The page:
For years, the EPA has maintained incredibly lax water pollution standards for factory farms, also known as concentrated animal feeding operations or CAFOs.
It’s not because these operations don’t pollute; they generate millions upon millions of gallons of waste every year. Nor is it because this pollution isn’t finding its way into waterways. It is, which poses a substantial threat to public health and ecosystems.
Yet every year since 2008, the EPA has decided to sit back and do next to nothing about it. Not only is that just plain wrong, but it’s also against the law. So we’re taking the EPA to court.
The EPA’s Current CAFO Guidelines Aren’t Strong Enough
Our lawsuit challenges the EPA’s bogus review of its factory farm pollution standards. This review led the agency to decide that all was well and that no revisions or updates were needed.
The Clean Water Act requires the EPA to annually review these standards, known as “effluent limitations guidelines.” It also directs the EPA to strengthen the guidelines if the agency finds they aren’t effectively controlling the industry’s pollution.
The EPA’s current CAFO guidelines:
- only apply to the very largest of operations,
- don’t attempt in any way to address the antibiotics, hormones, or chemical cleaning solutions found in CAFO waste streams, and
- allow manure storage and disposal practices that simply worsen water quality problems.
For instance, CAFO operators can store millions of gallons of liquid manure in structures that are designed to — and often do — leak. Once those manure pits are full, the EPA allows operators to apply this waste to fields in ways and at quantities that harm water quality.
But here’s the overarching problem: the EPA’s so-called “review” of these guidelines relied on pollution monitoring data that CAFO operators self-report to the agency. Yet, the EPA doesn’t require CAFOs to monitor the pollutants they discharge into waterways at all. (By the way, EPA’s failure to require CAFO pollution monitoring is also illegal, and we’re suing them for that too.)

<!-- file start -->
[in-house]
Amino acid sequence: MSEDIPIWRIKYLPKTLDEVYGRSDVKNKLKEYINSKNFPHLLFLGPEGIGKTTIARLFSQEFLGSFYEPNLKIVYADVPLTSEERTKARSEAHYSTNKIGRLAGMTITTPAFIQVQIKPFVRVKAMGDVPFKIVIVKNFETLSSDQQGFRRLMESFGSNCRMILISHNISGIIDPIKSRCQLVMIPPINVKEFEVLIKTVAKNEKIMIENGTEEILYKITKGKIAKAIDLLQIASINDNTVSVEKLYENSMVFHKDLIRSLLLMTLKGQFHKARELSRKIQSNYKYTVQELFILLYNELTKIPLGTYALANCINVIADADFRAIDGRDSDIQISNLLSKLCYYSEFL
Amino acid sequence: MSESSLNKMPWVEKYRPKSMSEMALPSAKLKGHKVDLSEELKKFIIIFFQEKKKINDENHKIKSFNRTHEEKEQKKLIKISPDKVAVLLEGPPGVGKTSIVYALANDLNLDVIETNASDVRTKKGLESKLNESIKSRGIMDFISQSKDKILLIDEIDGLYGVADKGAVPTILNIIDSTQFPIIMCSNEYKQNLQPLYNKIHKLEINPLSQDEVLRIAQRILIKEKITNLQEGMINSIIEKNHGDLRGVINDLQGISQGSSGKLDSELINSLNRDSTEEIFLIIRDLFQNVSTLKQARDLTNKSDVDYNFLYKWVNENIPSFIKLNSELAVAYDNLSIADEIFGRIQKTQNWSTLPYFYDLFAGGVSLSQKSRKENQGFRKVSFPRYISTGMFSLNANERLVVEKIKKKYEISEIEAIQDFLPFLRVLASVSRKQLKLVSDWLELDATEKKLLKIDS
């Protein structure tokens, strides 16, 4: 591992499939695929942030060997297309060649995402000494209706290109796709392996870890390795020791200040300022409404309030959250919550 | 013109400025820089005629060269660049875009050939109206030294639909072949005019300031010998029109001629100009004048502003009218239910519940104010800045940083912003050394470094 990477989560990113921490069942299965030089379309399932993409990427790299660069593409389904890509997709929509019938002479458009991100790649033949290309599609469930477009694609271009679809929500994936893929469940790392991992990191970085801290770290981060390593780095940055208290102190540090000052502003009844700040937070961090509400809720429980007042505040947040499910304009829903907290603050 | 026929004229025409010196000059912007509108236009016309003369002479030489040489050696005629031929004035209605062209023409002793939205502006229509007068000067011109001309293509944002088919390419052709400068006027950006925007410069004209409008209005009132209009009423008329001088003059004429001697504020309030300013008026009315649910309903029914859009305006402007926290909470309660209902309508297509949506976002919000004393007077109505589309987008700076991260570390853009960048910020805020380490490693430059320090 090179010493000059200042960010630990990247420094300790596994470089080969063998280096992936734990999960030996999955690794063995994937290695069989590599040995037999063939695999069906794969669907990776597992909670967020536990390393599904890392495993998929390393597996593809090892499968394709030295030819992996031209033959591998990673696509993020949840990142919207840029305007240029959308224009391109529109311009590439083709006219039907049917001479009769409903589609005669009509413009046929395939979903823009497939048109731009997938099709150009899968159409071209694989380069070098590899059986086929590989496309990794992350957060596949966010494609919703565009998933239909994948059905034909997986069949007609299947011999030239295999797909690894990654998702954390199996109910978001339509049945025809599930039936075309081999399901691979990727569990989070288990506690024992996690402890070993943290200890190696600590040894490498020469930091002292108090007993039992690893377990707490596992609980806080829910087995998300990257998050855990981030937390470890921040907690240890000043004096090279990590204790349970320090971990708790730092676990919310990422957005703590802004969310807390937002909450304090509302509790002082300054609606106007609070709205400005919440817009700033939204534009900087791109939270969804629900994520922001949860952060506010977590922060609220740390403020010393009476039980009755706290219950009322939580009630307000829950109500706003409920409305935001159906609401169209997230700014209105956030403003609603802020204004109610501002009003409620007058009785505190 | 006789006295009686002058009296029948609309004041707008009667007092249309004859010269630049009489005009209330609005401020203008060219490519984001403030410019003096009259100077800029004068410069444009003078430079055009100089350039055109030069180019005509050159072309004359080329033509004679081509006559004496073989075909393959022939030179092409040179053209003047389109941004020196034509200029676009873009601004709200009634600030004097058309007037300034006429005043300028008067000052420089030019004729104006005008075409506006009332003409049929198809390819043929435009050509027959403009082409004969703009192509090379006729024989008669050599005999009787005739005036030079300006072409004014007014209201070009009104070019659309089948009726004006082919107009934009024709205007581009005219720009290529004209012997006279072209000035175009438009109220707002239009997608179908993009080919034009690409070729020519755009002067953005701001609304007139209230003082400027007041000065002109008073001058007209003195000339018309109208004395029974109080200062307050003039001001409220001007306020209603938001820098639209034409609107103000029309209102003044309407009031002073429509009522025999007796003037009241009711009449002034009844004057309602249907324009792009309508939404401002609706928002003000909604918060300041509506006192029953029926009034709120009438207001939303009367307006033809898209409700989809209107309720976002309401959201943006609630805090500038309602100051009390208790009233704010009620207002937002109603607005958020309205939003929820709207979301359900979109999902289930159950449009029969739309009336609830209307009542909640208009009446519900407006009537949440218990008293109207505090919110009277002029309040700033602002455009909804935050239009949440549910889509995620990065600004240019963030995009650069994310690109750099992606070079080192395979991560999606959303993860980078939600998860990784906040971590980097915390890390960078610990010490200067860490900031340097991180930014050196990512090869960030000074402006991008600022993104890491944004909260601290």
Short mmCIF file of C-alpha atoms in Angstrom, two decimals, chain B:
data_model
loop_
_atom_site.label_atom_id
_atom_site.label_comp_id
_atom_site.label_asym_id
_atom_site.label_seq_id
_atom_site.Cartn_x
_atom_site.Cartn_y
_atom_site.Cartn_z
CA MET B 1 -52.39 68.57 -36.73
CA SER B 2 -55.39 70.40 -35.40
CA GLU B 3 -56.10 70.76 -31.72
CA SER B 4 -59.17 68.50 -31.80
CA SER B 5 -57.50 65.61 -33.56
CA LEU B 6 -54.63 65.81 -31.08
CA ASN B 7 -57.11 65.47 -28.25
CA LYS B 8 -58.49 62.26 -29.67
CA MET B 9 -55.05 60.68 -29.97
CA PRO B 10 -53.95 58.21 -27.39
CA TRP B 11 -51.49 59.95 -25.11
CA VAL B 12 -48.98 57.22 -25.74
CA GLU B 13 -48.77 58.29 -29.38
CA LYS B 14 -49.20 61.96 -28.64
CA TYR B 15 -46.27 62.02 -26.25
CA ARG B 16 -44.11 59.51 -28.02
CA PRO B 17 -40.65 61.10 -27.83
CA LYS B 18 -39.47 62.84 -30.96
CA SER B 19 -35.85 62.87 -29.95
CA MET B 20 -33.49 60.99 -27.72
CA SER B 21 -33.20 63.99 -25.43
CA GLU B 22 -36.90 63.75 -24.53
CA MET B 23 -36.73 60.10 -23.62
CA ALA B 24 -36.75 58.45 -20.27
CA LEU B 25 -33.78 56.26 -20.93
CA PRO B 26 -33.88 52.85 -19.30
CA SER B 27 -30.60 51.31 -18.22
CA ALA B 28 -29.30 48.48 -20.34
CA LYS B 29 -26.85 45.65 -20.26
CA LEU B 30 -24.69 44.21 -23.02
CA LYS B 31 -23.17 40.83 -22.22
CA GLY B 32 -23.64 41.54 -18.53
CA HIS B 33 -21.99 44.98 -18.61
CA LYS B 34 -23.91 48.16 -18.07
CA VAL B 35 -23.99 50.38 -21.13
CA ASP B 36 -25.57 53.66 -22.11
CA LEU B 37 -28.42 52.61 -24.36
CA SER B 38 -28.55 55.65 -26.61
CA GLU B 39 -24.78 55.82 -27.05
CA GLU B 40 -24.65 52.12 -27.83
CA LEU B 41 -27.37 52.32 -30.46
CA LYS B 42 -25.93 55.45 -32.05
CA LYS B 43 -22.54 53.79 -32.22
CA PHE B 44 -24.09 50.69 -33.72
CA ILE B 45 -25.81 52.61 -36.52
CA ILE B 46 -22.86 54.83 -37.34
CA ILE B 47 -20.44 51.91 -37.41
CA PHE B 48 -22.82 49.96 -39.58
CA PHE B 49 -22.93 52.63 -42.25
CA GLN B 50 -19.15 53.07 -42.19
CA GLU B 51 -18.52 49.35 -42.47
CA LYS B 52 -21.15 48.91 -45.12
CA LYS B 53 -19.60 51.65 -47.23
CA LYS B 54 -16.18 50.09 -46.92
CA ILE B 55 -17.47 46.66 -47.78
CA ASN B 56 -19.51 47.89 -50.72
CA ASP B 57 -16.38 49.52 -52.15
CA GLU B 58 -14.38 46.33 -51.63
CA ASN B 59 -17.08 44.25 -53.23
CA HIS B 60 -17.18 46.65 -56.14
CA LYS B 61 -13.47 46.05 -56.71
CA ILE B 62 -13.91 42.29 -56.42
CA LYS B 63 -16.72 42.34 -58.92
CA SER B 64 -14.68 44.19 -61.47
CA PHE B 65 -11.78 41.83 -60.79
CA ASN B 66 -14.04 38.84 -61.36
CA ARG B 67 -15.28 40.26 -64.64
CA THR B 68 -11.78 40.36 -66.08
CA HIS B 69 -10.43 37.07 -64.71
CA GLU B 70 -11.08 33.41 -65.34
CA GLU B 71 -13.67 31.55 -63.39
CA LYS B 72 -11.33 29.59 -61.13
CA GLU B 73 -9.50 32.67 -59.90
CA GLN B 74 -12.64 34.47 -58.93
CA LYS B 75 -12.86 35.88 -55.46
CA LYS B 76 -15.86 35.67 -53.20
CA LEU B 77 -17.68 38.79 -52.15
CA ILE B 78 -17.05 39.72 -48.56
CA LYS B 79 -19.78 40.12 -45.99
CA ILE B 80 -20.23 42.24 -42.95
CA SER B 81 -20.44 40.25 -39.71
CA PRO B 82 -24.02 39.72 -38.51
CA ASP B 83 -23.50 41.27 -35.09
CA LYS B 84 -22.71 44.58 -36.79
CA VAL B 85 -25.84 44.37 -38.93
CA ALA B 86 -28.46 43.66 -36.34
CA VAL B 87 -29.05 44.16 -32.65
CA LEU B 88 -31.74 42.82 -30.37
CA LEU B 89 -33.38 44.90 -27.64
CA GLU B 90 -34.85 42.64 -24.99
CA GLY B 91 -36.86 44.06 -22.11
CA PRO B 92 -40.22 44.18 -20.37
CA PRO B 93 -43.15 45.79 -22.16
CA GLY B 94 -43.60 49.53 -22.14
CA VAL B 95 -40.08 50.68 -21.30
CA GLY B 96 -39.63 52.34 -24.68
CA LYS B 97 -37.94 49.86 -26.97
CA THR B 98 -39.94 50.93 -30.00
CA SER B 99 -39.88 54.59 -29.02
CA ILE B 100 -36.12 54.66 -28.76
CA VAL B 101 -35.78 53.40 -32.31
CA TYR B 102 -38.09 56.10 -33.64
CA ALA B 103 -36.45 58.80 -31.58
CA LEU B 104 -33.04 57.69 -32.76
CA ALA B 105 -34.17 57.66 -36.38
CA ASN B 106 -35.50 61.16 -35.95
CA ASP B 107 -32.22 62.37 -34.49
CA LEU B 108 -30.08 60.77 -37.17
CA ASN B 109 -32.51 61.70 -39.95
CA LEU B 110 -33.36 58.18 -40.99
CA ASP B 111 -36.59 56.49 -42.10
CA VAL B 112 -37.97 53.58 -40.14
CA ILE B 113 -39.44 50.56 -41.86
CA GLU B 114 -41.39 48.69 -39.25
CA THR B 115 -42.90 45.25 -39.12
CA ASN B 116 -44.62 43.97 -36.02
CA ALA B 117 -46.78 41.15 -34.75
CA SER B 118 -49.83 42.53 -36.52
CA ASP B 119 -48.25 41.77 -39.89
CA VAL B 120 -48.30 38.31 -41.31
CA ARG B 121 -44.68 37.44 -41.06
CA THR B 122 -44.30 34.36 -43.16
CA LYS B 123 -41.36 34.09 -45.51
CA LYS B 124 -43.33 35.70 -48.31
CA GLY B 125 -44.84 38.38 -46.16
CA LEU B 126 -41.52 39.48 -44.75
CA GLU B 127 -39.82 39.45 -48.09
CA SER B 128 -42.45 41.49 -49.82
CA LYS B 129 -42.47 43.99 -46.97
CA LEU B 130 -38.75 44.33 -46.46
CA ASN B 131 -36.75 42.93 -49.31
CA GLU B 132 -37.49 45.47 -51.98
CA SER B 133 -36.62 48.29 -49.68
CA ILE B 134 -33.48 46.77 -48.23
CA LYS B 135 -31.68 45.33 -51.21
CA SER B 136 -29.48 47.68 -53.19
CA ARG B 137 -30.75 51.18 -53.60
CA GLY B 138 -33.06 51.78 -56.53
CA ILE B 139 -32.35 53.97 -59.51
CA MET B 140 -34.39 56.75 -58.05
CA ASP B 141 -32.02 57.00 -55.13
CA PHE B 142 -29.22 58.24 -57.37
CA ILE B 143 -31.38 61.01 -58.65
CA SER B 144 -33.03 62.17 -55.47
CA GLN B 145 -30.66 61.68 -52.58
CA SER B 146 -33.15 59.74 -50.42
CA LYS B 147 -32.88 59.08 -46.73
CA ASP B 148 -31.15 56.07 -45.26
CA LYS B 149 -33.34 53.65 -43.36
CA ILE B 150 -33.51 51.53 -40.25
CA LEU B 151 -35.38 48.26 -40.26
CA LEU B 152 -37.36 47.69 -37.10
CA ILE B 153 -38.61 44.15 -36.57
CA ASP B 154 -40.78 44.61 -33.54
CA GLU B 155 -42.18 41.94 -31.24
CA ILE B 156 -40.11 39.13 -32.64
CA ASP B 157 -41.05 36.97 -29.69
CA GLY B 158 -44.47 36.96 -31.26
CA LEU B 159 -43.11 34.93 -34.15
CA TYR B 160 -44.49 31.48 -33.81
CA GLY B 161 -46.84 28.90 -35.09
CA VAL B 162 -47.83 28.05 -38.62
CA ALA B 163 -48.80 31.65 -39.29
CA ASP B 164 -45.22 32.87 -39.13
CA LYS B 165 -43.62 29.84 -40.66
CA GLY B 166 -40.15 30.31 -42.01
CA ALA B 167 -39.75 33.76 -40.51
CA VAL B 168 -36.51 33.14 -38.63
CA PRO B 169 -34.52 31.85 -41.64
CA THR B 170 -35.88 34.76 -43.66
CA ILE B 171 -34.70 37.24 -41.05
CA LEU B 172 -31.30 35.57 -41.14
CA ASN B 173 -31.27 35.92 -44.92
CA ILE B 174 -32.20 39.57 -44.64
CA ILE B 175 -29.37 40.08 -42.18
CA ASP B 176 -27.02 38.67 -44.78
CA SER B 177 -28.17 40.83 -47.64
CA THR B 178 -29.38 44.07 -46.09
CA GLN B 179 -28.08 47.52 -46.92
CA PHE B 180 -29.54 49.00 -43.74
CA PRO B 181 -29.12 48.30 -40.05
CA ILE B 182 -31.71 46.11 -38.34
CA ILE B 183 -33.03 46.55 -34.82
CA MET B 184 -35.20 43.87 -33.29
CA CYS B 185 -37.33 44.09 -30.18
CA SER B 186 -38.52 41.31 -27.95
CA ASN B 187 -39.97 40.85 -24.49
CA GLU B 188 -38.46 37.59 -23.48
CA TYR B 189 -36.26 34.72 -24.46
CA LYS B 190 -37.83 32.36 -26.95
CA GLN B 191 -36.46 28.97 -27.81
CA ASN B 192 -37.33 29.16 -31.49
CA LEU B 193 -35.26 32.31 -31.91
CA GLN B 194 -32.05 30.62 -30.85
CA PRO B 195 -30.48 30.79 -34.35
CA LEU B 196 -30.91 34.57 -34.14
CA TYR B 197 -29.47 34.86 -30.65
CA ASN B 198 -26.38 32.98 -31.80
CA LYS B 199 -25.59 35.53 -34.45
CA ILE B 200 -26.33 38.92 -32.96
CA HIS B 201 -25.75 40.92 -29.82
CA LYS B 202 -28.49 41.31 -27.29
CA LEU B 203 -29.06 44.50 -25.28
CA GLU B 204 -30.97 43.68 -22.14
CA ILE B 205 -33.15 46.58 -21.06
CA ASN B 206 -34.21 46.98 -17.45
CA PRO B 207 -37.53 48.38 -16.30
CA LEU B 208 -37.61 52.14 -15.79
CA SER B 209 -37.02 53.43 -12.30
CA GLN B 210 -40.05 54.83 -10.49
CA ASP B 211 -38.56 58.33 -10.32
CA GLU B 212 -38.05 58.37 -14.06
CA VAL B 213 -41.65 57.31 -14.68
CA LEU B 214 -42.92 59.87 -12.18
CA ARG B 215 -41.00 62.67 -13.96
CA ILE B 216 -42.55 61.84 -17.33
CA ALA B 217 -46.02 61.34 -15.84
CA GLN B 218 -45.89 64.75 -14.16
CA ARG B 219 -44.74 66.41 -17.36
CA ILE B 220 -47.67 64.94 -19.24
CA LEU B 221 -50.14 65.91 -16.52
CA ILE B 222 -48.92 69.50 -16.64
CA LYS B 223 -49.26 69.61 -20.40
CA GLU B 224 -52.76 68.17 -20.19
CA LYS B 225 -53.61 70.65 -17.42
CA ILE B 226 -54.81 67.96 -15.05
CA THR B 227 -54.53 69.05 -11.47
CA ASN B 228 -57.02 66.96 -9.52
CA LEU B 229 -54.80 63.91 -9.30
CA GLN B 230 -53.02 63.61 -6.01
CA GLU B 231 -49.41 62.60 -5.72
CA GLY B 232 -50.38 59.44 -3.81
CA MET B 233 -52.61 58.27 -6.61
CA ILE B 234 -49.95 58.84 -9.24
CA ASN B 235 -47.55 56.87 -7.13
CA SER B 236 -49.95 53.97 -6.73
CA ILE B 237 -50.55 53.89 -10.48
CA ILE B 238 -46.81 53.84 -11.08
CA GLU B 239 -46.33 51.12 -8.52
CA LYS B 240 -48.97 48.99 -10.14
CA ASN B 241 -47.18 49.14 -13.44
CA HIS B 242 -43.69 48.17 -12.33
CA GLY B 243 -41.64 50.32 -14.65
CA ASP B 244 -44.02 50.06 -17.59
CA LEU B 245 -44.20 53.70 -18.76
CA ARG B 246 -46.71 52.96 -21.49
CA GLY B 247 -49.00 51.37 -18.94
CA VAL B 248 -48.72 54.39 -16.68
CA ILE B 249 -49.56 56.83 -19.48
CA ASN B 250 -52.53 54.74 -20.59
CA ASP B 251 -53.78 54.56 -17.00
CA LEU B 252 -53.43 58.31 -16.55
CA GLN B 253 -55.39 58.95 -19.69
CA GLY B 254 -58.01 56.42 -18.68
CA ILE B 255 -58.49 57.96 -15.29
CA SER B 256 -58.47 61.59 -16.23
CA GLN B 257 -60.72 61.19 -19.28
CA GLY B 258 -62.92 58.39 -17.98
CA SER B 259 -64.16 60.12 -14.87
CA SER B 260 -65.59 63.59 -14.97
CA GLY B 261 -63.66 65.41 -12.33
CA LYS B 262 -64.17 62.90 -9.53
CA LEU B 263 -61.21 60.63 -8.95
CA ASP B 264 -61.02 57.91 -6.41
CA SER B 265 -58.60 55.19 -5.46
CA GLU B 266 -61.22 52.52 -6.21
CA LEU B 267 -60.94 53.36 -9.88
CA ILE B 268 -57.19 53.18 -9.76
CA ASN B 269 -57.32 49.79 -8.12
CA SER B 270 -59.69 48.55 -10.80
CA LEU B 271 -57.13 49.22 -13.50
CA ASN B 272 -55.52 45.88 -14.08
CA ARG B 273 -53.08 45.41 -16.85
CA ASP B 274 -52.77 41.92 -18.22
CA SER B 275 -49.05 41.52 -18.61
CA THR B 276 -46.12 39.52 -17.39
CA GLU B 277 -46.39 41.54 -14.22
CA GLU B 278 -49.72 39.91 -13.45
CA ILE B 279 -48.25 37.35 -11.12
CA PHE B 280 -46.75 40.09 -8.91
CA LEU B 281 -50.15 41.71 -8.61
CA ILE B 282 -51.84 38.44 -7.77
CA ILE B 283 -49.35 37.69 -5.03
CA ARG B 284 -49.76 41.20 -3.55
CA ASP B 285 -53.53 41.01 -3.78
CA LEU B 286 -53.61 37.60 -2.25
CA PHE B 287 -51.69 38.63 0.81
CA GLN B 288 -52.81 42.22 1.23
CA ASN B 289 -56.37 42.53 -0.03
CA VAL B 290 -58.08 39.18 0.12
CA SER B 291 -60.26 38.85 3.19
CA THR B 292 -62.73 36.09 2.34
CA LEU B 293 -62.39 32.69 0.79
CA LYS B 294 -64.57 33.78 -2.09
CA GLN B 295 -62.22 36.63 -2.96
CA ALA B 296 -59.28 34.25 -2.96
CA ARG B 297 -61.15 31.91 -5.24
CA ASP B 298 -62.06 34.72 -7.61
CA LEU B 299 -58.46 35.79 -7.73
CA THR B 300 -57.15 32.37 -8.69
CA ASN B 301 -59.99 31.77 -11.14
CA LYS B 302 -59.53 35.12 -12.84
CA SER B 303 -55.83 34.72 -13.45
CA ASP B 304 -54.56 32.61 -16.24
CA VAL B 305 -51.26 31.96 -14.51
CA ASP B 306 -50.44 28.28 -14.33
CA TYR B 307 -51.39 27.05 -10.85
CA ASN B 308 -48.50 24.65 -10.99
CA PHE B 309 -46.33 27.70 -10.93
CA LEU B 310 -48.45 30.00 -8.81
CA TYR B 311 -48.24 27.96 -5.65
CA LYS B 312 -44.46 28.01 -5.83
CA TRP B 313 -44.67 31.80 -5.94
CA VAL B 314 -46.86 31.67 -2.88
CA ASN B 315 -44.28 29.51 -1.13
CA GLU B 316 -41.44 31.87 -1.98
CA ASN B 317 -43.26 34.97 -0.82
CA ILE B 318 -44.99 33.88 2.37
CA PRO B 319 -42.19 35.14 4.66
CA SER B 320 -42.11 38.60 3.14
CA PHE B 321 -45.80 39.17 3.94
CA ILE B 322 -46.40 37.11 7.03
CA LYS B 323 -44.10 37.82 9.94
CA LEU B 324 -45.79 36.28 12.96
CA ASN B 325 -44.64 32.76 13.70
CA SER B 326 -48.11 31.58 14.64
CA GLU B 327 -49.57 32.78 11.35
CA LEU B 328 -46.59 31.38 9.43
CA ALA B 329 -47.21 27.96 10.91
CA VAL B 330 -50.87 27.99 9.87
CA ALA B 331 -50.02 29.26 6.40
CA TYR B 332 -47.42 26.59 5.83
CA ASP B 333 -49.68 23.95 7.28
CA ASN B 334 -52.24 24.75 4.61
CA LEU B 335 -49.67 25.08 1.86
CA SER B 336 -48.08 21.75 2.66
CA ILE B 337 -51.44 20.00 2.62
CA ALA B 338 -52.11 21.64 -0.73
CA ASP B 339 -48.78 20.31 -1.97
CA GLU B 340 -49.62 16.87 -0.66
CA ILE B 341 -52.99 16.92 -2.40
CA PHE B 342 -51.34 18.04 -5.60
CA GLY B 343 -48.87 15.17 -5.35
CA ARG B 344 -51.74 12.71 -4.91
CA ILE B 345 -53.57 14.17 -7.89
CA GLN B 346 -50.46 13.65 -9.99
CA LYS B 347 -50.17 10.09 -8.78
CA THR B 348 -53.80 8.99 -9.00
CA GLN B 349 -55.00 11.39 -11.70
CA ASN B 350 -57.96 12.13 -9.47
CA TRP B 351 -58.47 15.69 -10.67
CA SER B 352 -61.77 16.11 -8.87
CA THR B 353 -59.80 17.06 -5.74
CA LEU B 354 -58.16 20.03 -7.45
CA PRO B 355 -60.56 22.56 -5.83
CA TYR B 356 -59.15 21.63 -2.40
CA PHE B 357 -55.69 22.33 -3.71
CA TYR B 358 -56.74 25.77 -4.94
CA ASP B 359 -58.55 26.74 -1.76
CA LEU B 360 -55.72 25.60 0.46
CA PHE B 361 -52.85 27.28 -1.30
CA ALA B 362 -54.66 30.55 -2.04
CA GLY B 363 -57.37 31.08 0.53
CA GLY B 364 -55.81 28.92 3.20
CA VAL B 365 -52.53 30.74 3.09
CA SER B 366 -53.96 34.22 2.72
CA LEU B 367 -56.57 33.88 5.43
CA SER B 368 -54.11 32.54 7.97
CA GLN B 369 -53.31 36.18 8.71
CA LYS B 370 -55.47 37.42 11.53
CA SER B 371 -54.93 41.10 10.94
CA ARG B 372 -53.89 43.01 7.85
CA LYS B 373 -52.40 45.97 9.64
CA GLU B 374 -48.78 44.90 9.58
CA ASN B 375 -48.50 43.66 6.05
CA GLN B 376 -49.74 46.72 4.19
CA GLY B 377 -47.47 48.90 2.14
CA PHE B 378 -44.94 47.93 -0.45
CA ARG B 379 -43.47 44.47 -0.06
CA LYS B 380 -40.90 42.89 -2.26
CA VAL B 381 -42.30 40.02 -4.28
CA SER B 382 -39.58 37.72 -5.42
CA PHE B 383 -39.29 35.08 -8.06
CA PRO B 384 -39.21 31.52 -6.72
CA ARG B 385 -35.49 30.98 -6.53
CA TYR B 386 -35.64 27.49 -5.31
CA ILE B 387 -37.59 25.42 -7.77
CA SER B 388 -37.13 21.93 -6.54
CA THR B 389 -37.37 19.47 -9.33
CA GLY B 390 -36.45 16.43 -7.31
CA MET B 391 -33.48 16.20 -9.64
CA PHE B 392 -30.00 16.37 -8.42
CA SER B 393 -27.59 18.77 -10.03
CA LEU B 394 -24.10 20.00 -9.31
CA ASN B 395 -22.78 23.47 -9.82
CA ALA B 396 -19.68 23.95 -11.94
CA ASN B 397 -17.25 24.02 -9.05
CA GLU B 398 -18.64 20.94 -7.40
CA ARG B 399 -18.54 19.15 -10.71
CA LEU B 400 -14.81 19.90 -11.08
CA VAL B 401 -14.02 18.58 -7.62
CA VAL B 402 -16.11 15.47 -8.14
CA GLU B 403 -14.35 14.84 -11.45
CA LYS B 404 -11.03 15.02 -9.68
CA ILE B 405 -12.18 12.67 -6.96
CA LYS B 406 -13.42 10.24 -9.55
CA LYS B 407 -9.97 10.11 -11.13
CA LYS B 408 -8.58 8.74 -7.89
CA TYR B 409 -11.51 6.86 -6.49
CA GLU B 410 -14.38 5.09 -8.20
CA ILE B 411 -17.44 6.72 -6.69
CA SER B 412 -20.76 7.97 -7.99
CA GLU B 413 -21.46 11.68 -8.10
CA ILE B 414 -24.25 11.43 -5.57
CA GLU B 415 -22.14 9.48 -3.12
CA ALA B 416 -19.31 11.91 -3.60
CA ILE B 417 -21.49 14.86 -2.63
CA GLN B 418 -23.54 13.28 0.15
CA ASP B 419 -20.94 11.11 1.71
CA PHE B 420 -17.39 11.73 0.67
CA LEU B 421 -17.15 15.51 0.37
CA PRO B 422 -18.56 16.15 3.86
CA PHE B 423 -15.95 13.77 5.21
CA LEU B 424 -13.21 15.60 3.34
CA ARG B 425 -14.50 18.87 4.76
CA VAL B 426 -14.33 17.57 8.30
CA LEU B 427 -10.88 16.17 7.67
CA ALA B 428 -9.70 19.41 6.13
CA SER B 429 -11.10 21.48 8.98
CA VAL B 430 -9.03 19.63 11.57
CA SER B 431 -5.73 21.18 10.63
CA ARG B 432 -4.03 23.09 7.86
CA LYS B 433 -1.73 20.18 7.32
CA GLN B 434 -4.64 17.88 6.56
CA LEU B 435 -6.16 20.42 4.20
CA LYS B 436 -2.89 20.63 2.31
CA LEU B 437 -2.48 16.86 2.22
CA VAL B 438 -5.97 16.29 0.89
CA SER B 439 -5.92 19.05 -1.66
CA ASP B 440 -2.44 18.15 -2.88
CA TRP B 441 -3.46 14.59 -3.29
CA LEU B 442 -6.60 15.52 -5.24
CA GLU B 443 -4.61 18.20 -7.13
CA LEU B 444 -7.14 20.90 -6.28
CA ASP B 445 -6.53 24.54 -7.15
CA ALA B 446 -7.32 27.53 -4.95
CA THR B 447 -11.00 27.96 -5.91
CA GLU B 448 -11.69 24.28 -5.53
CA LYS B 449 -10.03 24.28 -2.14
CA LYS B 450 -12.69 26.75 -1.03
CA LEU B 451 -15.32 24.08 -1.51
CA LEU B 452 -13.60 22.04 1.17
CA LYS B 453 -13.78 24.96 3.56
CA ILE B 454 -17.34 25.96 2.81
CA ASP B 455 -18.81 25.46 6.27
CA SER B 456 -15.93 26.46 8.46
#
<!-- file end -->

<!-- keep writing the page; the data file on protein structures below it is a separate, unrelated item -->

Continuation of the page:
If the EPA doesn’t require CAFOs to monitor their pollution, then the sparse data that the EPA reviewed isn’t an accurate representation of the industry’s impacts. Not by a long shot. In essence, the EPA has created a feedback loop that insulates the industry and itself from having to issue more protective regulations.
To add insult to injury, the EPA’s cherry-picked review ignored a veritable mountain of evidence demonstrating the inadequacy of its current guidelines. Numerous studies, including an EPA-authored report, have established that agricultural activities, including CAFOs, are one of the “leading known sources” of surface water pollution in the United States. They’ve also shown that manure is responsible for a significant share of that pollution.
If We Win, EPA Will Have to Reconsider Its Hands-off Approach to CAFO Pollution
As it stands, there are thousands of factory farms across the country producing vast quantities of manure. They regularly discharge that manure (which contains pollutants like E. coli, nitrogen, phosphorus, pharmaceuticals, and heavy metals) into waterways we rely on for drinking water and recreation.
If the court agrees that the EPA failed to conduct an appropriate review of these ineffective guidelines, the agency will have to reconsider its untenable position that the standards are fine the way they are. The facts are clear — proper review will show that we need more stringent national standards to protect water quality.
The EPA has let factory farms off the hook for their water pollution for decades. Join us in campaigning in the courts and in communities to finally hold the EPA and this polluting industry accountable!
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